A dear friend of mine, whose infinite wisdom I respect tremendously, has a blog. And in her blog she blogged me and something I said. And a comment to that blog included a very poignant statement:
I remember an essay by Ayn Rand in which she illustrates the meaning of the saying, “you can’t cheat an honest man.” An honest man always knows he has to pay for what he gets (one way or the other). Scammers always appeal to the temptation to get something for nothing.
That bolded part was just so profound that it stuck out at me. Scammers DO appeal to the temptation to get something for nothing. Almost every instance of a scam I am aware of involved the elusive “deal of a lifetime”. That feeling of striking gold, that you finally found the mother-lode.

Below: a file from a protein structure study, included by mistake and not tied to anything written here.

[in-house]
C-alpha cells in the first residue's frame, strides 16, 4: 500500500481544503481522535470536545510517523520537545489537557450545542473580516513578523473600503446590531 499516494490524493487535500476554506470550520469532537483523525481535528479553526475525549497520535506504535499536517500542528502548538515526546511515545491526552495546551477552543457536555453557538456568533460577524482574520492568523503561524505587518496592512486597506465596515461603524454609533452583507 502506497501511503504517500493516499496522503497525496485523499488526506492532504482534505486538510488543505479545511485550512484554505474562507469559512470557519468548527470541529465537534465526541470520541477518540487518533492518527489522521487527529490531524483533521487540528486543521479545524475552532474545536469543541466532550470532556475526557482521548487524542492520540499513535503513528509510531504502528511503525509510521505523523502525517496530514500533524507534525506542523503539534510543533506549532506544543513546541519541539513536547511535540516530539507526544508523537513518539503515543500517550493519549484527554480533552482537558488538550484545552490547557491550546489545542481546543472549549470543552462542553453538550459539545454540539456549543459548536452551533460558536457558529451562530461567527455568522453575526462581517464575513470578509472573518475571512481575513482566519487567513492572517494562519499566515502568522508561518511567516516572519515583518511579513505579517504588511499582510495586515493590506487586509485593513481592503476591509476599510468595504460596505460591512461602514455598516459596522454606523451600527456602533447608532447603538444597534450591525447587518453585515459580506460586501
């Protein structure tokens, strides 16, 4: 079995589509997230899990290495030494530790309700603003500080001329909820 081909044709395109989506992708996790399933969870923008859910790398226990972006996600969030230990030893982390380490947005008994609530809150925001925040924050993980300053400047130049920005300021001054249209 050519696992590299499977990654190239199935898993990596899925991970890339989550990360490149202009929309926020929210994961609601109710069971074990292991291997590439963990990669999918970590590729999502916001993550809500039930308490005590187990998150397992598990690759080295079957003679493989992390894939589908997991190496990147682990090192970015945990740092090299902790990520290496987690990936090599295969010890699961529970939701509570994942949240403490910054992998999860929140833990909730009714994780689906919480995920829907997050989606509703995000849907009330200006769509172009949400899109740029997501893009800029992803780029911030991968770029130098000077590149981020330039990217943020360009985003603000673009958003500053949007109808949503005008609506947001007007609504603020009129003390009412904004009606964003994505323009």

The funny thing is that people always look for signs of a scam, Dunn & Bradstreet reports, Better Business Bureau reports, message boards with information, checking telephone numbers and addresses. But time and time again, I have found the best sign is intuition. Every instance of a scam I know of the person who was scammed always knew something was wrong but went ahead despite their intuition.